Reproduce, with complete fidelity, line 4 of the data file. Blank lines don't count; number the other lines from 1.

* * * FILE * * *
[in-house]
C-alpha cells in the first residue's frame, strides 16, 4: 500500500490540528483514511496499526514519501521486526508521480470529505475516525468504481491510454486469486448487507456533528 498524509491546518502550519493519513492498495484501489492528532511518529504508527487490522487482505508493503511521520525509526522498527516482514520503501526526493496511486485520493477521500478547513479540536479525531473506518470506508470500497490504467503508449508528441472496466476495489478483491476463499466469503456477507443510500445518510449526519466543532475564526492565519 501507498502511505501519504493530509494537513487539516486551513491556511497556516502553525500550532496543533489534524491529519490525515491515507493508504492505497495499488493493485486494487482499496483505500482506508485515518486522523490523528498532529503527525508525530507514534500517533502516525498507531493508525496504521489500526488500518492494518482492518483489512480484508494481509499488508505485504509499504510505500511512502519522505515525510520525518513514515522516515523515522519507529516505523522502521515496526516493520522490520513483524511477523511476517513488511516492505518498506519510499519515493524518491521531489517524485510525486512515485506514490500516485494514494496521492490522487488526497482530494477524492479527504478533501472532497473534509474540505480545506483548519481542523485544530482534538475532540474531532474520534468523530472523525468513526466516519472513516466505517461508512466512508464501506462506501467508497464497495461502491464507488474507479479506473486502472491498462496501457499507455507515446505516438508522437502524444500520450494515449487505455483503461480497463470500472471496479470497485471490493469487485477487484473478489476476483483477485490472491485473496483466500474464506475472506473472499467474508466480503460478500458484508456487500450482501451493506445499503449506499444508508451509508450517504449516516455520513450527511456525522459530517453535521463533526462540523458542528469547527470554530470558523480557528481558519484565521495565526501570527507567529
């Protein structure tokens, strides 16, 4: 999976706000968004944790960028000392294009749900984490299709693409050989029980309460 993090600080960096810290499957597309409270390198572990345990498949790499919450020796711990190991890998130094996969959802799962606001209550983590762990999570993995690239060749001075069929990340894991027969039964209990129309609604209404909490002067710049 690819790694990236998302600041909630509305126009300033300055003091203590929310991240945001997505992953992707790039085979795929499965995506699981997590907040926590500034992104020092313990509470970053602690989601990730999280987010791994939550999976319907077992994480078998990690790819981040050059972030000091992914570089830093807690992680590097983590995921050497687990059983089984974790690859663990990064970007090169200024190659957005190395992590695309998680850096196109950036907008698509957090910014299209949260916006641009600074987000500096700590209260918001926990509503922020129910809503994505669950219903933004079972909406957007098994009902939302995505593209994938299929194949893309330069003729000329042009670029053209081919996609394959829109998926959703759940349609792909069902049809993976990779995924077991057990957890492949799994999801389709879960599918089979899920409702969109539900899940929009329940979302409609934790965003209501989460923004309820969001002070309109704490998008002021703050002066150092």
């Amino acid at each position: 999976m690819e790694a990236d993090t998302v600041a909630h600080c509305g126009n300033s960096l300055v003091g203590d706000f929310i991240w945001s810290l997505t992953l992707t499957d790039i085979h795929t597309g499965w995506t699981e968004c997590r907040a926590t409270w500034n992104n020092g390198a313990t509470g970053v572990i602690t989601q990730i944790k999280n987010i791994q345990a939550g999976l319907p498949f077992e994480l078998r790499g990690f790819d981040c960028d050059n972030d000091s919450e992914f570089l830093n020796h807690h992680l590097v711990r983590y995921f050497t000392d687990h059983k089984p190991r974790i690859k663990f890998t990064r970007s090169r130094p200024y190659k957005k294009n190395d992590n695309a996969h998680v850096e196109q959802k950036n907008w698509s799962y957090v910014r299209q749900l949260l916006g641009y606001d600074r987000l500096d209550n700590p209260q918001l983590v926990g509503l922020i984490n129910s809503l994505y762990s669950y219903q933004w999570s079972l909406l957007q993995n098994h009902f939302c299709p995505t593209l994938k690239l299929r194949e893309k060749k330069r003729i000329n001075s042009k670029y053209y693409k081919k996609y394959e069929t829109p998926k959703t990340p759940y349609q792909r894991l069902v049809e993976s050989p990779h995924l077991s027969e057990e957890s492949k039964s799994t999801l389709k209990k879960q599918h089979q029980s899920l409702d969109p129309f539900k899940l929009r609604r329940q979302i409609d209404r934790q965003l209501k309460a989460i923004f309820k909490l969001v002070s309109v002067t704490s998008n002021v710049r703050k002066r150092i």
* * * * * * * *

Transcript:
């Amino acid at each position: 999976m690819e790694a990236d993090t998302v600041a909630h600080c509305g126009n300033s960096l300055v003091g203590d706000f929310i991240w945001s810290l997505t992953l992707t499957d790039i085979h795929t597309g499965w995506t699981e968004c997590r907040a926590t409270w500034n992104n020092g390198a313990t509470g970053v572990i602690t989601q990730i944790k999280n987010i791994q345990a939550g999976l319907p498949f077992e994480l078998r790499g990690f790819d981040c960028d050059n972030d000091s919450e992914f570089l830093n020796h807690h992680l590097v711990r983590y995921f050497t000392d687990h059983k089984p190991r974790i690859k663990f890998t990064r970007s090169r130094p200024y190659k957005k294009n190395d992590n695309a996969h998680v850096e196109q959802k950036n907008w698509s799962y957090v910014r299209q749900l949260l916006g641009y606001d600074r987000l500096d209550n700590p209260q918001l983590v926990g509503l922020i984490n129910s809503l994505y762990s669950y219903q933004w999570s079972l909406l957007q993995n098994h009902f939302c299709p995505t593209l994938k690239l299929r194949e893309k060749k330069r003729i000329n001075s042009k670029y053209y693409k081919k996609y394959e069929t829109p998926k959703t990340p759940y349609q792909r894991l069902v049809e993976s050989p990779h995924l077991s027969e057990e957890s492949k039964s799994t999801l389709k209990k879960q599918h089979q029980s899920l409702d969109p129309f539900k899940l929009r609604r329940q979302i409609d209404r934790q965003l209501k309460a989460i923004f309820k909490l969001v002070s309109v002067t704490s998008n002021v710049r703050k002066r150092i």